Motorists are more worried about distracted drivers than drunk drivers.

But then again, we’re just as guilty.

A recent survey of ~1,800 adult American drivers conducted by Wakefield Research has found that the top safety concern they have is distracted drivers on the road – a factor cited by ~70% of the respondents.

This far outstrips concerns about people driving under the influence of alcohol or other stimulants – a concern that was cited by just ~45% of the respondents.

But in a classic example of “do as I say, not as I do,” a clear majority of the survey respondents (~58%) reported that they check their own mobile devices when driving.  Perhaps we believe that our own skills are far above those of the average driver …

This squares with the findings of another survey conducted recently by analytics firm Zendrive. That research found that 85% of drivers feel that distracted driving is a problem.  Despite those concerns, nearly half of the Zendrive survey respondents (~47%) admit that they themselves use their phones 10% or more of the time when driving.

Phone usage seems pretty high overall, with nearly 6 in 10 reporting that they talk on the phone while driving, half use maps or other navigation tools, and nearly 4 in 10 text. Let’s take these results at face value … but I wonder if the actual behaviors are even more slanted towards mobile phone usage than the stats suggest.

We can at least give credit to the respondents for acknowledging that what they’re doing isn’t particularly kosher, since ~83% of them admitted that they put down their phones when they see law enforcement on the road.

And here’s one other finding that I found particularly interesting: nearly 40% of the survey respondents reported that their own children have asked them to stop using their phone while driving.

Talk about parent-shaming – and the parents admit it!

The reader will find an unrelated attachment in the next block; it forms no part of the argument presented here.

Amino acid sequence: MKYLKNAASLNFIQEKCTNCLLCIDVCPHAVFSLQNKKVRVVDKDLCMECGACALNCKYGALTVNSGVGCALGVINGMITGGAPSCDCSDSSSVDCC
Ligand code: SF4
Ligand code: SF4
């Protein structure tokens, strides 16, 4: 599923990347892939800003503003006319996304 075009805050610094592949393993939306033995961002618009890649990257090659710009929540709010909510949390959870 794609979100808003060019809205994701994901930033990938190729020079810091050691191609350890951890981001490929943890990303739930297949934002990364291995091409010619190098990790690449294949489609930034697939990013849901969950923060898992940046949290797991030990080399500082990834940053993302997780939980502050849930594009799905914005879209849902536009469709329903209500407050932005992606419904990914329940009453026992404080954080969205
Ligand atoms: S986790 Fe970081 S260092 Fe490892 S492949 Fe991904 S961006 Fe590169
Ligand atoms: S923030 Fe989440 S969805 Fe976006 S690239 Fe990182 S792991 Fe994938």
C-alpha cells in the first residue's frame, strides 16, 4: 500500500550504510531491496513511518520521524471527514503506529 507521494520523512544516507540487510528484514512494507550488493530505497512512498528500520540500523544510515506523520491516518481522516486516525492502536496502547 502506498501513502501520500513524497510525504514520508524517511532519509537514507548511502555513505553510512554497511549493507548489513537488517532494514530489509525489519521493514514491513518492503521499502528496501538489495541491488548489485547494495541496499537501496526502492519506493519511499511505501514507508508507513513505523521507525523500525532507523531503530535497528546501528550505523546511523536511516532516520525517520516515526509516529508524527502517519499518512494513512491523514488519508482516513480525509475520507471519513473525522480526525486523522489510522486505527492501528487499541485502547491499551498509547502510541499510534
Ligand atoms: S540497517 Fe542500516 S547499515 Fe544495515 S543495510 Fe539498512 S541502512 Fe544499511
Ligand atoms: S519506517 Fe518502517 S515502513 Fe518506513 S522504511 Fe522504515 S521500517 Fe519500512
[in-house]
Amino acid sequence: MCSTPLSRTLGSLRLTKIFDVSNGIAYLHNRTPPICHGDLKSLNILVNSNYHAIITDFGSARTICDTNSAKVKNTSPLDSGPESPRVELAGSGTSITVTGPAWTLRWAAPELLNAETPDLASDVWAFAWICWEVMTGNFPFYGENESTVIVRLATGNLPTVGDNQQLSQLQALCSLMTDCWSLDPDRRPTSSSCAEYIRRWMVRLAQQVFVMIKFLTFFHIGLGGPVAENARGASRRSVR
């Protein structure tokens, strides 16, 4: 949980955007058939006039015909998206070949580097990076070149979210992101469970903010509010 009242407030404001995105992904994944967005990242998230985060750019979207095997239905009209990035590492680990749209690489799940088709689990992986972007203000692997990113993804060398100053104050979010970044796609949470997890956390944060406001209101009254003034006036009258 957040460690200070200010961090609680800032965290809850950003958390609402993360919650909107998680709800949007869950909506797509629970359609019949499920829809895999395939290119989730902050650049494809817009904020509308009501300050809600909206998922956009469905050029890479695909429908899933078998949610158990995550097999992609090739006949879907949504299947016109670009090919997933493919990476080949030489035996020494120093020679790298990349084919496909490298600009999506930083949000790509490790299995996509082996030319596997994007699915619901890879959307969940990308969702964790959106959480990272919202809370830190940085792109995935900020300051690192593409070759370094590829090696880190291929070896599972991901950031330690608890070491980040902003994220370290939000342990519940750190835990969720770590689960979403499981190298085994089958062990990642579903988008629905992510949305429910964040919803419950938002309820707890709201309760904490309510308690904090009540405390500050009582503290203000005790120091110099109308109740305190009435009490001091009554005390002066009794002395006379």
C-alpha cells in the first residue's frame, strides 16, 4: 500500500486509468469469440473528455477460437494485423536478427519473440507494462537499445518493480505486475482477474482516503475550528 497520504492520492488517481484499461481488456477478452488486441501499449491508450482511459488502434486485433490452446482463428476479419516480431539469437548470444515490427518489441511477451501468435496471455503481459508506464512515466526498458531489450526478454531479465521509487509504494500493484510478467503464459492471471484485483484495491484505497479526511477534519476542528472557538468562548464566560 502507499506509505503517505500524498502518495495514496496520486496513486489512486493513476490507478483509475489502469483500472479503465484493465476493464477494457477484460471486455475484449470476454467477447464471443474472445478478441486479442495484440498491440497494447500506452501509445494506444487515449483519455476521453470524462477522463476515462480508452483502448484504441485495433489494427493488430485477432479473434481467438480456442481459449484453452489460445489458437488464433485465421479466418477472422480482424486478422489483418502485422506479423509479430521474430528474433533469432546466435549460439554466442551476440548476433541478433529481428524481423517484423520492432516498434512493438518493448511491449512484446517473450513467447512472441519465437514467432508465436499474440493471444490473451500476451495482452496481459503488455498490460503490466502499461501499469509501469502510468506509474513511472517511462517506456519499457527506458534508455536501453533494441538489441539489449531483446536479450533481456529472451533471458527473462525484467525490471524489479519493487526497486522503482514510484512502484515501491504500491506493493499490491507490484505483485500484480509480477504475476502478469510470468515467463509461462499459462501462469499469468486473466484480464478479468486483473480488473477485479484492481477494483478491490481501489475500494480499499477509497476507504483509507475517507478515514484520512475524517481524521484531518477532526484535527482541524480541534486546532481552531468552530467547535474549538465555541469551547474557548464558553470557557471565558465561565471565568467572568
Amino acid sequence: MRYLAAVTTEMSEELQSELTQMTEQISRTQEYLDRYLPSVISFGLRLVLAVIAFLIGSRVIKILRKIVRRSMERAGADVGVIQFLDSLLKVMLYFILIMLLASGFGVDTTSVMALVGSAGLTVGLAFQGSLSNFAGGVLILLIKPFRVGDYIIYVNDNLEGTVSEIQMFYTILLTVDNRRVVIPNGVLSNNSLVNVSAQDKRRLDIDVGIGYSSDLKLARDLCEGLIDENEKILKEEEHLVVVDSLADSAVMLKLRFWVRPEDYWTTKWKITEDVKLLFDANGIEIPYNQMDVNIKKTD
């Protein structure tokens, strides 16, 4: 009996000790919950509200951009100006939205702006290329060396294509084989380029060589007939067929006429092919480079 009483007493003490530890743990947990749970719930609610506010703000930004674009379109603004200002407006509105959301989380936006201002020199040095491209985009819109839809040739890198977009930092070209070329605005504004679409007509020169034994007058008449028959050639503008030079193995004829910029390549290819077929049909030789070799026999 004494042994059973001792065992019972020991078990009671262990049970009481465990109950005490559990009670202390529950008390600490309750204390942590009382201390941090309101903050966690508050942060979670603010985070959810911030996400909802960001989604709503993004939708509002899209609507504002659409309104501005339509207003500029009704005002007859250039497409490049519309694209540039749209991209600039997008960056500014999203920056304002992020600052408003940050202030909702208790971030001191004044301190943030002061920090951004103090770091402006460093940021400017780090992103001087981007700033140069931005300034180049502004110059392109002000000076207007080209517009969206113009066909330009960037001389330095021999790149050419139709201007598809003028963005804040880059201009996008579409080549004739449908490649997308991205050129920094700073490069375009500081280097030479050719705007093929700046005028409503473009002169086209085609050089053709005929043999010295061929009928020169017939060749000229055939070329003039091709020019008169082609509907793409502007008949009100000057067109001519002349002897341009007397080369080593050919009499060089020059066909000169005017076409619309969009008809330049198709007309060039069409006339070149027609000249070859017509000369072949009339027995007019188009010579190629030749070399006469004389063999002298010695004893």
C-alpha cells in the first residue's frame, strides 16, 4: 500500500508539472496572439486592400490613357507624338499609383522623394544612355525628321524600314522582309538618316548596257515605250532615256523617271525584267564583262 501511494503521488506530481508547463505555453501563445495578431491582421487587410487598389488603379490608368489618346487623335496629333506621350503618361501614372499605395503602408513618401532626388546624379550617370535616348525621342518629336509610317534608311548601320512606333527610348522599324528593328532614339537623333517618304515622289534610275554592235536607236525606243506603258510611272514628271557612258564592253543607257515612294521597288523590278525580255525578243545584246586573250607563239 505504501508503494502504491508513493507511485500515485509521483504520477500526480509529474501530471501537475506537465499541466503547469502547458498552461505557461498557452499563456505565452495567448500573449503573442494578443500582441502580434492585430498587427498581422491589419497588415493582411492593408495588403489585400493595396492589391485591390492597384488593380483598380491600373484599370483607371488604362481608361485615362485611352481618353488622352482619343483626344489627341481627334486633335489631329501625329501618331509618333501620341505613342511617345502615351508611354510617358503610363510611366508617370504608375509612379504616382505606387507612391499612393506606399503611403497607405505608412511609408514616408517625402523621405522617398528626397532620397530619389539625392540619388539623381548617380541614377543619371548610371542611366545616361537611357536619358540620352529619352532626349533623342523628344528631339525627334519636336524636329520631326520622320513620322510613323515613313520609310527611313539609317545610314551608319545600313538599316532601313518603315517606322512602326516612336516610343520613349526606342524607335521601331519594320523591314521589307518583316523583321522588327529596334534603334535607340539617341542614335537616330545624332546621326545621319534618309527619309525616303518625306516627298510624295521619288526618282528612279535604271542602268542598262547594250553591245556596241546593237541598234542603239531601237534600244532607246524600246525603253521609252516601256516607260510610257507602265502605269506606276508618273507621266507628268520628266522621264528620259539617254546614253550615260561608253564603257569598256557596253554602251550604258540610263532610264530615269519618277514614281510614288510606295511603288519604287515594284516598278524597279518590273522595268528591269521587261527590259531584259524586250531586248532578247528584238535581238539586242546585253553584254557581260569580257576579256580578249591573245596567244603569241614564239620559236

More findings from the Wakefield research can be viewed here.

Do you find these findings surprising, or about as you expected? Please share your thoughts and observations with other readers here.

Mobile Phone Users: Driven to Distraction?

Texting while driving ... and other unsafe habits of cellphone usersIt’s pretty well determined by now that the plethora of new communications conveniences that have come on the scene in recent years have done just as much to complicate our lives as to simplify them.

Certainly, they have introduced new types of dangers. Take mobile phones and driving. For those who have heard the sickening cellphone recording of the young driver who has a fatal car accident while discussing wedding plans with her family over the phone … it’s a chilling example of the worst kind of thing that can happen.

But despite the fact that people claim to understand the risks of driving while using a mobile phone, most Americans continue just such behavior, believing themselves to be better than average drivers.

At least, that’s the finding of research firm Harris Interactive, which surveyed nearly 2,200 American adult cellphone users in June 2011.

About two-thirds of those queried in the Harris online survey admitted to using their cellphones while driving. In addition, nearly one in four send or read text messages while they’re behind the wheel.

As stark as those figure are, they are actually down somewhat from an earlier Harris survey conducted in 2009. In that study, ~72% of drivers with cellphones reported that they used them while driving, and nearly 30% texted while driving.

The newer figures remain disconcerting, though, because cellphone distraction is reported to cause more than 300,000 injuries in the United States each year – and several thousand fatalities as well.

A study published by Human Factors Quarterly has concluded that motorists who are engaged in cellphone conversations while driving are actually less capable of handling the wheel than intoxicated drivers with a blood alcohol level exceeding .08.

But back to the Harris survey. It found that ~57% of the respondents consider themselves to be “better than average” drivers (only 1% consider themselves worse than average). And for men, that figure is even higher at 66%. Since it’s basically impossible for two thirds of the male drivers to be above average, clearly the perception is not matched by the reality.

Not surprisingly, some of the more alarming findings from Harris are coming from the younger set. Texting while driving is much more common in this cohort; nearly half of the drivers under the age of 35 reported that they send or read text message while driving.

Oh, and by the way … ~60% of drivers continue to use handheld phones while driving, rather than the hands-free models. (Not that the hands-models have been shown to be that much safer … although that’s what most respondents in the Harris survey believe.)

More of the sobering findings from the Harris research survey can be found here.